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The Five Finger Pitch: an explanation

In this animation, Michael Lengsfield describes how to use his five finger pitch technique for summarising stories
So, let’s make a Five Finger pitch. We’ll start with an outline of a hand, approximately life-size, your hand, like this, and you’re going to write story points inside of the fingers. It’s a natural way to force you to be concise, as there’s little room to cheat this way. Begin with the pinky finger and in there we’ll write the story genre. It could be a teen drama, a gentle rom-com, or maybe a character comedy.
We’ll include any other pertinent information, for example, if this is an adaptation, you’d need to include the name of the original book and its author and we’ve been assuming that we’re working with feature film but if that’s not clear you might say this is a one hour television drama, a mini-series feature film, whatever. Now we’ll go on to the ring finger, which will give us the somebody of our story. Names aren’t much help here, so give us a really quick character context. You know, a sixteen year old runaway, a middle-aged widower, a single, twenty-something ad-exec, something like that. Now, here on the middle finger, that’ll give us the “wants something”, or goal.
Could be to find an estranged dad, to start dating again, to land a huge account and get a promotion. Something like that. Now, the index finger will describe the obstacles or the “has trouble getting it” of our story. This often adds a massive “but”. It might be that we lack the crucial information, haven’t dated in thirty years, or maybe have to compete with the boss’s future son-in-law. Now the thumb covers the most important part of this - the reasons why you love the story and the reasons why it’s different from all the other stories in the same genre. It’s very important to give us some reasons to be
excited about this, or reasons, or ways in which we can make this particular story specific and interesting. You know, it could be that it’s a street-smart story that gives voice to kids that no one seems to care about, or that it tackles the embarrassment and the fears and rewards that come from trying to date again after being married for so long. Or it might be that it draws on your particular knowledge of the advertising business to produce, you know, otherwise normal characters who would do absolutely anything to secure an Ad account. Now, once we have these, we’ll put them all together like this.
Essentially, you know, zipping the story into its most concise form: teen drama - sixteen year old runaway hitchhikes across country, doesn’t know its full name - throw-away kids. Now you have these five little slices of material that will be all you need to remember your story. If you get lost, all you need to do is find the right finger to continue. Now to re-inflate the story, we merely wrap enough material, enough language around each story point to form a clear sentence.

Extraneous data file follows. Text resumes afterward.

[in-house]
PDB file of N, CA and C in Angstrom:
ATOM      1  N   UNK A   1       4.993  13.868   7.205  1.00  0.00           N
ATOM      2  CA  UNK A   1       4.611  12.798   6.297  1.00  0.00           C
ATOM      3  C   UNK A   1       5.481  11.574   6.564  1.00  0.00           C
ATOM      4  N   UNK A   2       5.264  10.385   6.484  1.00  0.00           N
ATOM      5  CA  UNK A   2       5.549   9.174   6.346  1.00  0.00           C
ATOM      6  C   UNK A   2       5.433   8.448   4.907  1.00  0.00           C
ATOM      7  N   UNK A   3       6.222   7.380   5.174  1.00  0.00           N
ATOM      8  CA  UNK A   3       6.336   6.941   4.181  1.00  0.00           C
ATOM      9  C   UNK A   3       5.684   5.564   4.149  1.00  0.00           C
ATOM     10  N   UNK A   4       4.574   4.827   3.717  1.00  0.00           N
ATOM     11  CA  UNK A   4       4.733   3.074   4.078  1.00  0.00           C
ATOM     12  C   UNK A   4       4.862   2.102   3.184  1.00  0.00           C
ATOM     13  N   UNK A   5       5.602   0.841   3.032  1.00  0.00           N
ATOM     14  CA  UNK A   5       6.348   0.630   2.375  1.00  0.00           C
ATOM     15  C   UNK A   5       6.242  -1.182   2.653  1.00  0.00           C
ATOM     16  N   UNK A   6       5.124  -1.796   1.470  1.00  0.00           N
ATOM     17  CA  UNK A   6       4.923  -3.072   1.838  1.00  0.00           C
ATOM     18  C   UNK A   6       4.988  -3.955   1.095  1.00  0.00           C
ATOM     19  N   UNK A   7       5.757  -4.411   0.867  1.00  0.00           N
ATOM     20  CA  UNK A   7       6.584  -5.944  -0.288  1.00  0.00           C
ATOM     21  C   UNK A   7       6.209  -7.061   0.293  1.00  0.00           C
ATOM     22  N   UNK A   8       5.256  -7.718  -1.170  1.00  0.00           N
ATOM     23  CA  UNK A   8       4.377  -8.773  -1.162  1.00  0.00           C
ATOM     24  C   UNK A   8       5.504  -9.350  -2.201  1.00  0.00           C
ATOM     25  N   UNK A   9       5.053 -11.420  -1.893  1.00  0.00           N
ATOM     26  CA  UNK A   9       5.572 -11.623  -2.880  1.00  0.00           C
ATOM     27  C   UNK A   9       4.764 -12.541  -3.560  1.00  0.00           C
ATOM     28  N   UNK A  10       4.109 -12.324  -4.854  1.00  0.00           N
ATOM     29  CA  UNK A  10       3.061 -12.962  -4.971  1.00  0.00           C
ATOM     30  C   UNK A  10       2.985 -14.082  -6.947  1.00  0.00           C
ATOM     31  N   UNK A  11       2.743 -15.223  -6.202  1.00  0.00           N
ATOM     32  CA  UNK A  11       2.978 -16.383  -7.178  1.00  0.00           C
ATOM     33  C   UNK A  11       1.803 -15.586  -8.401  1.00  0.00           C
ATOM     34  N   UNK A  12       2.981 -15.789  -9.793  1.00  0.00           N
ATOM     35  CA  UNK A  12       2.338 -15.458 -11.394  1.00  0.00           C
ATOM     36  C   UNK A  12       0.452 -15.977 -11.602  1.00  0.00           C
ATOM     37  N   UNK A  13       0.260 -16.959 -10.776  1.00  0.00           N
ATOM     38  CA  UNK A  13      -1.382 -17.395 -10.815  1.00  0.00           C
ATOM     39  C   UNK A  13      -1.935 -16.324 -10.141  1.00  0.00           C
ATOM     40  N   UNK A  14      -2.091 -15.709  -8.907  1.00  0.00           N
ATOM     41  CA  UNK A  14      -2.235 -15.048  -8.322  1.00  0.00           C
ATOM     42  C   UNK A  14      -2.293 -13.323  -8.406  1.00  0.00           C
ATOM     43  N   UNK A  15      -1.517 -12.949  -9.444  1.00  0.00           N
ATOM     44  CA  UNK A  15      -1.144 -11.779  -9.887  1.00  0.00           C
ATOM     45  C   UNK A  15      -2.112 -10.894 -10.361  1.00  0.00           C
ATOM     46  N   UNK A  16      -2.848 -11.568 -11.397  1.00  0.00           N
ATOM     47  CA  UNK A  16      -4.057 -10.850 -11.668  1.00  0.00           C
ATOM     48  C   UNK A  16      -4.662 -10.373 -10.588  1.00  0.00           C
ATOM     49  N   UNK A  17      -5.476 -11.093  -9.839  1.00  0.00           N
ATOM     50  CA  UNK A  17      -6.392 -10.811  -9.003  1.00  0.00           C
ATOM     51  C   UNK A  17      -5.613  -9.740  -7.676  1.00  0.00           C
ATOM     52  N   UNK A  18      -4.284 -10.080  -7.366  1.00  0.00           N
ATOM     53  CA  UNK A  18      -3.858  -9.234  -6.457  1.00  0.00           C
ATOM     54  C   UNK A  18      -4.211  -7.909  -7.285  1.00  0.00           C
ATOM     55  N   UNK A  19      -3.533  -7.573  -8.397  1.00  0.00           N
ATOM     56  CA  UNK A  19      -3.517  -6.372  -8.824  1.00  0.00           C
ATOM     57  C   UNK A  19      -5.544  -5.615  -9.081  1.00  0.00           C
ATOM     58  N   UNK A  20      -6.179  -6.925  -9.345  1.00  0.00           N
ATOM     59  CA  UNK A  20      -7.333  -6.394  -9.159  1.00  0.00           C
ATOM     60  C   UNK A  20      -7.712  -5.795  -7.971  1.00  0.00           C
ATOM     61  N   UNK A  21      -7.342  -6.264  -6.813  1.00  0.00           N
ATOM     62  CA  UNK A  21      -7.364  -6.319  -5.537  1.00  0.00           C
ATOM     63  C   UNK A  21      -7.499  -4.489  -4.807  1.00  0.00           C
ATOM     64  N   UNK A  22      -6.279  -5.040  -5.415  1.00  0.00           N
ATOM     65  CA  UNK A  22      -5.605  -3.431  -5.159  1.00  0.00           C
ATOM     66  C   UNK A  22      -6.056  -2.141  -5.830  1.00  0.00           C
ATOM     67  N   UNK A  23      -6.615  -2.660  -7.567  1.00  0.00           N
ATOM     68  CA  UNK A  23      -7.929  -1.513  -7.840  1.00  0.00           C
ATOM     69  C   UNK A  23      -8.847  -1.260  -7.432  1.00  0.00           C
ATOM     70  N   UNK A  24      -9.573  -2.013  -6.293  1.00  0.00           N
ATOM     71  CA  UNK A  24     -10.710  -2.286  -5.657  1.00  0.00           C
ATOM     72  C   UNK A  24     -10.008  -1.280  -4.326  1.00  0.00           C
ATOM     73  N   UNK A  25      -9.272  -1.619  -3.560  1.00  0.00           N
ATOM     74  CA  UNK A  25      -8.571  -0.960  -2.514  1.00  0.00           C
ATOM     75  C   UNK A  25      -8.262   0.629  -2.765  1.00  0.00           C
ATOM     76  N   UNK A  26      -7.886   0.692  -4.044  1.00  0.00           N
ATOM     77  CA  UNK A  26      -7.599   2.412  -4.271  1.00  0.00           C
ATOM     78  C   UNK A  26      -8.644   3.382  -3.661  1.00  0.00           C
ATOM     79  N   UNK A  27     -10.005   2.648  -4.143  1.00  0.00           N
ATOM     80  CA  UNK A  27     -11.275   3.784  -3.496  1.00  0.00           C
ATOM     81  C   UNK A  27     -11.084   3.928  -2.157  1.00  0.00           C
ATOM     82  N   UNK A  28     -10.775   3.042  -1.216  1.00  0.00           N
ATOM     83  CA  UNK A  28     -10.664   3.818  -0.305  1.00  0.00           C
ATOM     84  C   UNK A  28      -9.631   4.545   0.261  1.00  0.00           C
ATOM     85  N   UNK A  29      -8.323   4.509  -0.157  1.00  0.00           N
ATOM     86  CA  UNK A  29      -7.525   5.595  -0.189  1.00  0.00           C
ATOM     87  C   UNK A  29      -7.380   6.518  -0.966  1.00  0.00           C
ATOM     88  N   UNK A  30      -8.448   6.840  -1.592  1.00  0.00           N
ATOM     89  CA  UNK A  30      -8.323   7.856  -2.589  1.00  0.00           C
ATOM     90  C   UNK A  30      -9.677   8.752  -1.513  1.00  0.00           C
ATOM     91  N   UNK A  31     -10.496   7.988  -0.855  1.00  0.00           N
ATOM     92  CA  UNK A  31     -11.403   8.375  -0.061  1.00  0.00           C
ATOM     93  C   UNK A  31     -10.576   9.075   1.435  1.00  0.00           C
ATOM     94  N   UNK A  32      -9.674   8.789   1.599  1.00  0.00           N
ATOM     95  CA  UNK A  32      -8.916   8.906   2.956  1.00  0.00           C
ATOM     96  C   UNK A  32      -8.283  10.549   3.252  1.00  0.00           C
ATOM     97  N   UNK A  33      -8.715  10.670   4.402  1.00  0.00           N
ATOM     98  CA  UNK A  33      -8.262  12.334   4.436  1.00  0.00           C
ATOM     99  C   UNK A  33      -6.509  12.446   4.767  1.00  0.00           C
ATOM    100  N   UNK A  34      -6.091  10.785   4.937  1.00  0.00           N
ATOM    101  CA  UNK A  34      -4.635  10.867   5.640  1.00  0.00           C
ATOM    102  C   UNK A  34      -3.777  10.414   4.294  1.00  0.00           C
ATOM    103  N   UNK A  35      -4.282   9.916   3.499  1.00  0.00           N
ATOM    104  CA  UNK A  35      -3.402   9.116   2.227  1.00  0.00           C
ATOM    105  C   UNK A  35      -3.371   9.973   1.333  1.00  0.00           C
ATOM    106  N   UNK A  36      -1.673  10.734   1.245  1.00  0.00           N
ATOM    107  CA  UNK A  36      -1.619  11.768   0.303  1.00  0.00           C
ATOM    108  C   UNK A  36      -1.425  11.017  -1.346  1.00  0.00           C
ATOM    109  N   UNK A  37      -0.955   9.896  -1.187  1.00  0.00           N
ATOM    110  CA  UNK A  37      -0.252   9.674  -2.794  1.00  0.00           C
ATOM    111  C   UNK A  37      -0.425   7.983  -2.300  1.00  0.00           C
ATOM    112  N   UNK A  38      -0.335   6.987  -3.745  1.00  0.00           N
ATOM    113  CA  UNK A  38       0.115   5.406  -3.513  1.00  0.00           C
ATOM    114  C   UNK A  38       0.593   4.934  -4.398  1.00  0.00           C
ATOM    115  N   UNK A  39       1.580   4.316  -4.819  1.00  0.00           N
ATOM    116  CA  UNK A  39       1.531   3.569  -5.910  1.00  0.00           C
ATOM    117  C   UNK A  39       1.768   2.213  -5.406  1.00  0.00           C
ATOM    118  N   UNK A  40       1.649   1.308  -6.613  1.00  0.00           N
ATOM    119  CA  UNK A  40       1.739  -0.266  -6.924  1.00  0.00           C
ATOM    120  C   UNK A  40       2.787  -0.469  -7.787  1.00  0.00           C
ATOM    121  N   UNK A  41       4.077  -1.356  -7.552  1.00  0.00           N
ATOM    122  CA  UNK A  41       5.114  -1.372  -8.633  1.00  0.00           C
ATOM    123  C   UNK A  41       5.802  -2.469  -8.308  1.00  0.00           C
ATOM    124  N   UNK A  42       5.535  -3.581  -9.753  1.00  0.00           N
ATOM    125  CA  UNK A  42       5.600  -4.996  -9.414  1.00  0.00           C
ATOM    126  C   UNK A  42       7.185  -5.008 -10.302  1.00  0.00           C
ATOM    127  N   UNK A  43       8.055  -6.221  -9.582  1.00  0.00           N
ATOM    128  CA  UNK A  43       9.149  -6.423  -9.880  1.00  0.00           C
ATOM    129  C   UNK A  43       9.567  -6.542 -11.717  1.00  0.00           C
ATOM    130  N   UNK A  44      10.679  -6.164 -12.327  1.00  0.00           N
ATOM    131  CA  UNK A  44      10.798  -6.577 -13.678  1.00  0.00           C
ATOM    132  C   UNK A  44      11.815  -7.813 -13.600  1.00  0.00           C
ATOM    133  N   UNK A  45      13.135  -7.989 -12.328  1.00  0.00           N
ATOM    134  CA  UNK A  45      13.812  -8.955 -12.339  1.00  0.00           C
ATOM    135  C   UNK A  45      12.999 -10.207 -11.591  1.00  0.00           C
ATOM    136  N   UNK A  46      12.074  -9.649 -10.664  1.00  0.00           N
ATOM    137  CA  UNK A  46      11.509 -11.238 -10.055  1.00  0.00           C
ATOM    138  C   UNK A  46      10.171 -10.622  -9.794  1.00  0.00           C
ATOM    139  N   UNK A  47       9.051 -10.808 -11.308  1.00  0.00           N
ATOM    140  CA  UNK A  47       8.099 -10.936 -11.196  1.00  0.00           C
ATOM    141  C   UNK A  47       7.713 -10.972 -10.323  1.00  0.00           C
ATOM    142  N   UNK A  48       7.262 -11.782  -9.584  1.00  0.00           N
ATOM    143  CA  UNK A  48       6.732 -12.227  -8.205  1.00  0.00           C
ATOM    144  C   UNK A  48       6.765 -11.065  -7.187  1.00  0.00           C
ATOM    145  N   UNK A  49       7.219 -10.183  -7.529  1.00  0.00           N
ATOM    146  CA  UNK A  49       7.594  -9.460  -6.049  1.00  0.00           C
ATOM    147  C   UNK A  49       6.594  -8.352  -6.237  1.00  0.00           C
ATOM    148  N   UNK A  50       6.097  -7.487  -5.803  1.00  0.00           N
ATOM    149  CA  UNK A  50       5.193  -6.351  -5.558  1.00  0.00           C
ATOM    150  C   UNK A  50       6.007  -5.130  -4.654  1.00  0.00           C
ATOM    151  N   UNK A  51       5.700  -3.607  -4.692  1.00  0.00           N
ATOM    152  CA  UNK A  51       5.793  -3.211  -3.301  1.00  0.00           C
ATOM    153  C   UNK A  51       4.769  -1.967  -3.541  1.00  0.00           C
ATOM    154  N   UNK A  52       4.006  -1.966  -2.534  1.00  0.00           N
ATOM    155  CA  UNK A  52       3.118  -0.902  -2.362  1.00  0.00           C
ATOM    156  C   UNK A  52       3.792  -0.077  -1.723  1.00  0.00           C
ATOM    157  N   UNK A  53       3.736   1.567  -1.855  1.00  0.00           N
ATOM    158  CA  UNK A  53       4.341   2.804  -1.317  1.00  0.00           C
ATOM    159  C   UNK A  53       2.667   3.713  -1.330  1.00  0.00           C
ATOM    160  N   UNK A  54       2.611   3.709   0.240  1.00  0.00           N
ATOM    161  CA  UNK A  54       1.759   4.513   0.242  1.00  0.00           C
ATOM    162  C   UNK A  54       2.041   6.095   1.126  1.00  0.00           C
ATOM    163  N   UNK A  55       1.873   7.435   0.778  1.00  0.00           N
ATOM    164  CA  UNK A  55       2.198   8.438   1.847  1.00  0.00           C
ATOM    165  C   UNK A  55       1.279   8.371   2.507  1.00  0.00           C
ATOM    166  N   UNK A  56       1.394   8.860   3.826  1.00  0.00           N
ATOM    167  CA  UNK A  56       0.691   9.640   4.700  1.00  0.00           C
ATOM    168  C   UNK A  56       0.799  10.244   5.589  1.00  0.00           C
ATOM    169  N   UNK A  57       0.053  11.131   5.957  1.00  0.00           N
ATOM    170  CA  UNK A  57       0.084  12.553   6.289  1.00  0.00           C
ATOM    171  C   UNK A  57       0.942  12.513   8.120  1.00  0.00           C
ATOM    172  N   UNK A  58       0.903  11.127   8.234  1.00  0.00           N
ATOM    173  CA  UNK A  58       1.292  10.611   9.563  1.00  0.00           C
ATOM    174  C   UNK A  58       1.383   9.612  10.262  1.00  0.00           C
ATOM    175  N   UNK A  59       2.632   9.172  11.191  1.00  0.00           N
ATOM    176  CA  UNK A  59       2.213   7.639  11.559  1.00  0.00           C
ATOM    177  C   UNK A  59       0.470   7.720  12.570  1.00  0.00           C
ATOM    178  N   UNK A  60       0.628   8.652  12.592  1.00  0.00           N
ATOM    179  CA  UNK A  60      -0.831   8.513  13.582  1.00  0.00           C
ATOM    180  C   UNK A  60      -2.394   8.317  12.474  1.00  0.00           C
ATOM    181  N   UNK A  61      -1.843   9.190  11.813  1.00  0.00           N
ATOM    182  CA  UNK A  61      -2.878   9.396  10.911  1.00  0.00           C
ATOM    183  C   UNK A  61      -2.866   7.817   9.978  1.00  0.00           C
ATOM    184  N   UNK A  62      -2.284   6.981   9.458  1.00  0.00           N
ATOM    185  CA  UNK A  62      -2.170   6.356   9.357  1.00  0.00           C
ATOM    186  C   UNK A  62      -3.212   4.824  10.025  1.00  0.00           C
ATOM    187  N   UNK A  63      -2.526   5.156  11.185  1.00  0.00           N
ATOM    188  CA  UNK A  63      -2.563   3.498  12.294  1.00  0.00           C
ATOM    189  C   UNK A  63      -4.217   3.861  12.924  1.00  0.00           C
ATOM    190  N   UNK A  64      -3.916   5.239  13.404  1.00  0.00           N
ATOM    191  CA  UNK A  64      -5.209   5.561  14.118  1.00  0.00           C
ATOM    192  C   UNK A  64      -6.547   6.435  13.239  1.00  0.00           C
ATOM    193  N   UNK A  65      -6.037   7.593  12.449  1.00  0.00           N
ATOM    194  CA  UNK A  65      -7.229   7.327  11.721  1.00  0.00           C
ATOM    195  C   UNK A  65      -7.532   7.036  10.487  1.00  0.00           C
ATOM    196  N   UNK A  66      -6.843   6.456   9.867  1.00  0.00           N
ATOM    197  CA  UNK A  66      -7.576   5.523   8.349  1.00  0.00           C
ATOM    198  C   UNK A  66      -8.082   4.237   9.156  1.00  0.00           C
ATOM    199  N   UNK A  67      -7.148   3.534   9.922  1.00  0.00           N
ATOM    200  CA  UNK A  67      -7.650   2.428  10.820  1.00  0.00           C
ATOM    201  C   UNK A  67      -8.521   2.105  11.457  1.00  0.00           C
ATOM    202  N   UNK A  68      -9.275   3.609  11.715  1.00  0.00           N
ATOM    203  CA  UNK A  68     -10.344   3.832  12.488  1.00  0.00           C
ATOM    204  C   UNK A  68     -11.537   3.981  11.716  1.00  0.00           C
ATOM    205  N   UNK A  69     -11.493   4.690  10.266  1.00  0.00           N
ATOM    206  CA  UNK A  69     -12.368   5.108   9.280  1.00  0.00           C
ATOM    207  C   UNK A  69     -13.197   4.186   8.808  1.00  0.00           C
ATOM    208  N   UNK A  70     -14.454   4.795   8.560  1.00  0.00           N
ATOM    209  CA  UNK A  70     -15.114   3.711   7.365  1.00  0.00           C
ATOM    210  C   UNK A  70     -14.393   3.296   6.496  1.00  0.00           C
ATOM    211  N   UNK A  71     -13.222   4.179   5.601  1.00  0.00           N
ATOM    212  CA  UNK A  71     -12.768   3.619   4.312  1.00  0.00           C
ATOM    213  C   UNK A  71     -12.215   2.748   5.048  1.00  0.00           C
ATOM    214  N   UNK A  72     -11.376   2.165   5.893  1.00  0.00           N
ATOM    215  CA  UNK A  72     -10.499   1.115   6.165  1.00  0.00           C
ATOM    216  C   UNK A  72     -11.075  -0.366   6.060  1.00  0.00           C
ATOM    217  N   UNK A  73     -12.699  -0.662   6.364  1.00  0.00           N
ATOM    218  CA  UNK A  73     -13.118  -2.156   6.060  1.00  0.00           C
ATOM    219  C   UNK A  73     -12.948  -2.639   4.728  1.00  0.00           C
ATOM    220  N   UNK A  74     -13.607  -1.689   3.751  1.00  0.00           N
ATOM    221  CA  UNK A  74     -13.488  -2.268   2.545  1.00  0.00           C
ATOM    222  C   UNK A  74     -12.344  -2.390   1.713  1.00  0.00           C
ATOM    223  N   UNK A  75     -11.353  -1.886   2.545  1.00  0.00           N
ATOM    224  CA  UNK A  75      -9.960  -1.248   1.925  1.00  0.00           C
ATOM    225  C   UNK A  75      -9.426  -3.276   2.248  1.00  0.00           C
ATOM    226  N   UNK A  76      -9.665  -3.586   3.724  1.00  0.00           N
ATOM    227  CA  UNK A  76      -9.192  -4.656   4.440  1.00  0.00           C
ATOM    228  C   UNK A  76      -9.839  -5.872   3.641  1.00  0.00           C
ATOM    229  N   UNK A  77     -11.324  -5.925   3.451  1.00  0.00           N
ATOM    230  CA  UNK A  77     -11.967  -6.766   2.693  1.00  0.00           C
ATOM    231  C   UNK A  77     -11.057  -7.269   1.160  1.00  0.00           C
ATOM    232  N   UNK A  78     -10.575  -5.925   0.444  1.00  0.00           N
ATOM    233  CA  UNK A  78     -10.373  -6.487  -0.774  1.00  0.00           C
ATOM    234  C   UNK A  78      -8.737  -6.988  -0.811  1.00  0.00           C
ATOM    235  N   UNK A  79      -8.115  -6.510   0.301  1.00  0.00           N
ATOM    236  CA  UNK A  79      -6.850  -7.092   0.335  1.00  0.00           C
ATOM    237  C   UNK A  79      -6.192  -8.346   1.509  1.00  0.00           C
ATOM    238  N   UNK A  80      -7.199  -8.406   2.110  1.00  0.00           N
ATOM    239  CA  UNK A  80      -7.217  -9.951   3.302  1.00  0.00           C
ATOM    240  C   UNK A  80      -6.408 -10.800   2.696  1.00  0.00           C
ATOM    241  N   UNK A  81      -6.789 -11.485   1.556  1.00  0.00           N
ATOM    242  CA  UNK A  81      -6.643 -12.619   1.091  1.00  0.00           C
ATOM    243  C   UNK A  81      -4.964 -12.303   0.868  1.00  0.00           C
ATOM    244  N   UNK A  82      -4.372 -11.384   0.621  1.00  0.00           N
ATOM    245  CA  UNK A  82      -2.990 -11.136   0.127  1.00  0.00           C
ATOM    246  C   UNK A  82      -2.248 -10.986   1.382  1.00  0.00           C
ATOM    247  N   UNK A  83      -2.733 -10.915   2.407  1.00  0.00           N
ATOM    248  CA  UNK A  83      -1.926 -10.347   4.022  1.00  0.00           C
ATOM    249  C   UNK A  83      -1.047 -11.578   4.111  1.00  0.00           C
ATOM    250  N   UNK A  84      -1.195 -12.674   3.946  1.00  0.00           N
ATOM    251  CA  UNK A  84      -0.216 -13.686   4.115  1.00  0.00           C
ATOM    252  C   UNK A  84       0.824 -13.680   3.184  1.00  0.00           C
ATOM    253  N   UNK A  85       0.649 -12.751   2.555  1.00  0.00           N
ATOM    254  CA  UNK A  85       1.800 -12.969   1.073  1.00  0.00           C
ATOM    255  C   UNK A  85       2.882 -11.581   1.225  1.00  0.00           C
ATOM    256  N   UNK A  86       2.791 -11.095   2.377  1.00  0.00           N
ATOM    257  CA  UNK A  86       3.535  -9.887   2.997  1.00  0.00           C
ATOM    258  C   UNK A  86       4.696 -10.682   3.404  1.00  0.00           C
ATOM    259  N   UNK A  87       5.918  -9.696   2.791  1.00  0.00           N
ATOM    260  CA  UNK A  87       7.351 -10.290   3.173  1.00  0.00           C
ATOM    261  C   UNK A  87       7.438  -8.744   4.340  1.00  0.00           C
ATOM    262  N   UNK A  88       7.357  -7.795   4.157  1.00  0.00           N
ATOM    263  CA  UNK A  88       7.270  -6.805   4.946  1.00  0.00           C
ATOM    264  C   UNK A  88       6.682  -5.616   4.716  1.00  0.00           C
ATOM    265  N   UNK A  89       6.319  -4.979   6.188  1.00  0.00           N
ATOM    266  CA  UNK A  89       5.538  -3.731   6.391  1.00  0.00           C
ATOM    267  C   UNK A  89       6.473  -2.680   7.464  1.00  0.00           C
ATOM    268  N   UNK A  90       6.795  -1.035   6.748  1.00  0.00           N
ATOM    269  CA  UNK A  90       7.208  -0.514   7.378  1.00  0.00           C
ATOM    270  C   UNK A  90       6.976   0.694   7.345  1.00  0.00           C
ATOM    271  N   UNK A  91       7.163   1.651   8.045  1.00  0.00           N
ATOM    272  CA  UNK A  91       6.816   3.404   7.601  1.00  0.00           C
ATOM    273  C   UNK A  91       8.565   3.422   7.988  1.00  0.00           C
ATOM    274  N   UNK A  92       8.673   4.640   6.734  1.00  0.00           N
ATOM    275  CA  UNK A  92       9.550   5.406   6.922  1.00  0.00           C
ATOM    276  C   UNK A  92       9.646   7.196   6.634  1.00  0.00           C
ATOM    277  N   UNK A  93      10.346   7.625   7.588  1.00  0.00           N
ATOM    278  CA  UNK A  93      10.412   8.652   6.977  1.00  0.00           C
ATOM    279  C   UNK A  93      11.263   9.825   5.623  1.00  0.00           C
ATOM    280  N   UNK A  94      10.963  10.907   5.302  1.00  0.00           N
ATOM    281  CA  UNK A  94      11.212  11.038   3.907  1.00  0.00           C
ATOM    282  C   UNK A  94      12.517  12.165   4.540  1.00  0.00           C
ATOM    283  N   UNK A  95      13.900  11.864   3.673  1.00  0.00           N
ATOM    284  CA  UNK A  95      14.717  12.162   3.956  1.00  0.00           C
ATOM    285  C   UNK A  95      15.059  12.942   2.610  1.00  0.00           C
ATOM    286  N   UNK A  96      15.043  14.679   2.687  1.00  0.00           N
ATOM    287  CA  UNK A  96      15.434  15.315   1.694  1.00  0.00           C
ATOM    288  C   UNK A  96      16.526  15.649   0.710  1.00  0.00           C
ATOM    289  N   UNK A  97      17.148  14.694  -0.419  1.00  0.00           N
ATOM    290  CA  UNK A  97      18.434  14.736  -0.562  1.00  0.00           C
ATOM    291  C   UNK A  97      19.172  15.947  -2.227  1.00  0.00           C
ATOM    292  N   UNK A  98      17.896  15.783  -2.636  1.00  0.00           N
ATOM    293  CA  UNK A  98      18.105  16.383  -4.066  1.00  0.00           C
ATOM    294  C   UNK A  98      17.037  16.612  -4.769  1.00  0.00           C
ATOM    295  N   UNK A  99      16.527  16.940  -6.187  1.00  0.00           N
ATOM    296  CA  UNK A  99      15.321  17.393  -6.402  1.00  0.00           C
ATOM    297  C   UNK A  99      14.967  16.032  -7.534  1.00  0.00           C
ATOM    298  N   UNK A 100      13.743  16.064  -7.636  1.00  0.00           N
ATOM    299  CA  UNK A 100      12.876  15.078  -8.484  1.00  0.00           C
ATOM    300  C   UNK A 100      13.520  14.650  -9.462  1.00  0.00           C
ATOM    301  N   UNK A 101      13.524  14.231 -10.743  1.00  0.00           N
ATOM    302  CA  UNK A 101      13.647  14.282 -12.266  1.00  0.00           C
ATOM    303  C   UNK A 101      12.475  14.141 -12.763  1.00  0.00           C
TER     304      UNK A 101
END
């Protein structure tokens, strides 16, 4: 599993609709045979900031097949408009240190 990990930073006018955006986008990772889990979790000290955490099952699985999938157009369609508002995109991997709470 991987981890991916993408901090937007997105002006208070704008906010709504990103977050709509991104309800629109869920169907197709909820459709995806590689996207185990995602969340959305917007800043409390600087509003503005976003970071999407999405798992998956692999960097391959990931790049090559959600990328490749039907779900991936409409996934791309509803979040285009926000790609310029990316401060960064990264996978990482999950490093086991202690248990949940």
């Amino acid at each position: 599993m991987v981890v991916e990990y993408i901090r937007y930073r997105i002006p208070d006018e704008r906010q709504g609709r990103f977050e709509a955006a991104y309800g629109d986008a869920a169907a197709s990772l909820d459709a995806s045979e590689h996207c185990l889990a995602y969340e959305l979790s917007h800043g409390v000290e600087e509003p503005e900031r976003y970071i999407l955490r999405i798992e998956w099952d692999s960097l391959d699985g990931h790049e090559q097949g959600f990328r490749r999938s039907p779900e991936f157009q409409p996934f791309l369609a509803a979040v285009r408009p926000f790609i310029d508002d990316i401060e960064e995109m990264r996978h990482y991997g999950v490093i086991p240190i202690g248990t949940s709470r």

The goal is to make it conversational, for example, this is a teen drama about a sixteen year old runaway, who flees her group home in Brighton to hitchhike to Aberdeen, on a mission to find the father she’s never met. She’s convinced that she’ll find him but all she has to go on is an old picture. She doesn’t even know his name. And I love this story because it gives voice to kids that no one else seems to care about. After all the years of group homes and fostering, she just wants to find someone, somewhere, anyone who might ground her and give her a home for the very first time. Okay. That’s all there is to it!
This is more than enough to start the conversation as it’s a complete set-up for the story. Then you can fill out the rest of the story for yourself, or for your audience, because you already have this story shape - this general outline. If you just start with bare
plot - this happens, then this happens, then this happens, you’ll find that everyone’s eyes glaze over very quickly. And more important, we lose this sense of what the story is really about. So we want to save the plotting - the point-by-point plotting for our outline and that will come at the end of the process. Let’s see if you can do it.
Michael Lengsfield describes his Five Finger Pitch technique and suggests it as one way to quickly summarise your story.

The aim is to find a story shape you can confidently use as a starting point for your writing.

In the next step you will have the opportunity to create and share your own Five Finger Pitch.

Here are the hand illustrations used in the animation for you to download and use for future reference: Five Finger Pitch Pictures. Enjoy!

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An Introduction to Screenwriting

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